what is a generalized binary system? why 11 dimensions?


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merle van osdol
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Message 7979 - Posted 16 Feb 2010 22:50:03 UTC

    The title is my question. Can the answer be stated for one who has only gone thru calculus and a smattering of linear algebra? Your response would be greatly appreciated.

    kittka
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    Message 7980 - Posted 26 Feb 2010 16:47:44 UTC - in response to Message 7979.

      "The focus of the project is the investigation of generalized number systems (GNS). The usual decimal system can be generalized in several ways, GNS being one of them. In these systems the decimal base 10 is replaced by a square matrix and the digits 0-9 are replaced by a suitable set of vectors, also called digits. In some cases, every vector in the space can be represented by a finite sum of powers of the base each multiplied by one of the digits, the same way as for example 256 is the sum of 100 times 2, 10 times 5 and 1 times 6. In these cases the vectors of the space can be mapped to finite sequences of digits and vice versa - suggesting potential applications in coding or cryptography. These applications explain why these systems are of interest for informatics.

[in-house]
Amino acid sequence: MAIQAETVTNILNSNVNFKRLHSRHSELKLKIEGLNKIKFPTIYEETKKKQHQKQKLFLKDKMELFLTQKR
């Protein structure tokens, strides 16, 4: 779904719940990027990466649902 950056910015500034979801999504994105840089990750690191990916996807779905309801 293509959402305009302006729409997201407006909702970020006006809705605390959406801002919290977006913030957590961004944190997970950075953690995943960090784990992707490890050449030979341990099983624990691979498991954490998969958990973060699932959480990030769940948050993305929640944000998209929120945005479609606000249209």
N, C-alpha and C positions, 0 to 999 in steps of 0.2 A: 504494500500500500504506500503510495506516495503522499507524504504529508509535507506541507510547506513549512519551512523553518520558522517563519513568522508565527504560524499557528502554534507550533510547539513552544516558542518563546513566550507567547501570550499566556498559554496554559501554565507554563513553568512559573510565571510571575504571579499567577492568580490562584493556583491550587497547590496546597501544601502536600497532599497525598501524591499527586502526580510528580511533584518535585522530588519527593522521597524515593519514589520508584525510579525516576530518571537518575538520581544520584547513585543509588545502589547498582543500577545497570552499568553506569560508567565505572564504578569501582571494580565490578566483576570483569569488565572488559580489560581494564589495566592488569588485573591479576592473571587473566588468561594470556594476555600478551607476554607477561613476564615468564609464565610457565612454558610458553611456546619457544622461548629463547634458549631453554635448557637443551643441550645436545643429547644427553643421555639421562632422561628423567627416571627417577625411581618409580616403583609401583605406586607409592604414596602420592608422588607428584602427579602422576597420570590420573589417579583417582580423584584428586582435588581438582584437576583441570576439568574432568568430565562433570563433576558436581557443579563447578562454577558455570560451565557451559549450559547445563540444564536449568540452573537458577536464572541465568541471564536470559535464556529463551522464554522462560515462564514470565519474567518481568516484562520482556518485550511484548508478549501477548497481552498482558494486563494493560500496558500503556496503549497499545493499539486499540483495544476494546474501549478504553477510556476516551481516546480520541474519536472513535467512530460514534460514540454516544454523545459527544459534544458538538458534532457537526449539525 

Unfortunately, the exact conditions on the base and the vector that ensure that such a representation exists and is unique are currently unknown, making the problem also interesting for mathematicians. The aim of the project is to provide a complete list of GNS in a few special cases.
      Although there is an infinite number of systems, if we fix the size of the problem, that is the size and number of the vectors and impose an additional condition of using the so-called canonical digit set, then this number is finite and computer methods for traversing the search space exist. Obtaining the complete lists for the special cases will hopefully support the better mathematical understanding of the structure of GNS. Some partial results are already obtained in (Monatshefte article).
      Currently we know all canonical binary number systems up to dimension 13 (the former record was 8), and many ternary number systems. The research also led to the invention of the concept of semi- number-systems. The more special cases are covered, the better predictions we can make about the number and structure of systems with sizes currently unreachable by computational analysis."

      Thanks for the answer to Peter Burcsi and Attila Kovacs (ELTE)!

      merle van osdol
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      Message 7982 - Posted 5 Mar 2010 8:10:15 UTC

        Last modified: 5 Mar 2010 8:16:53 UTC

        Thanks for your explanation. I'll need some time to try and digest what you have given me here. Can you give me some examples of what you mean by all of this?

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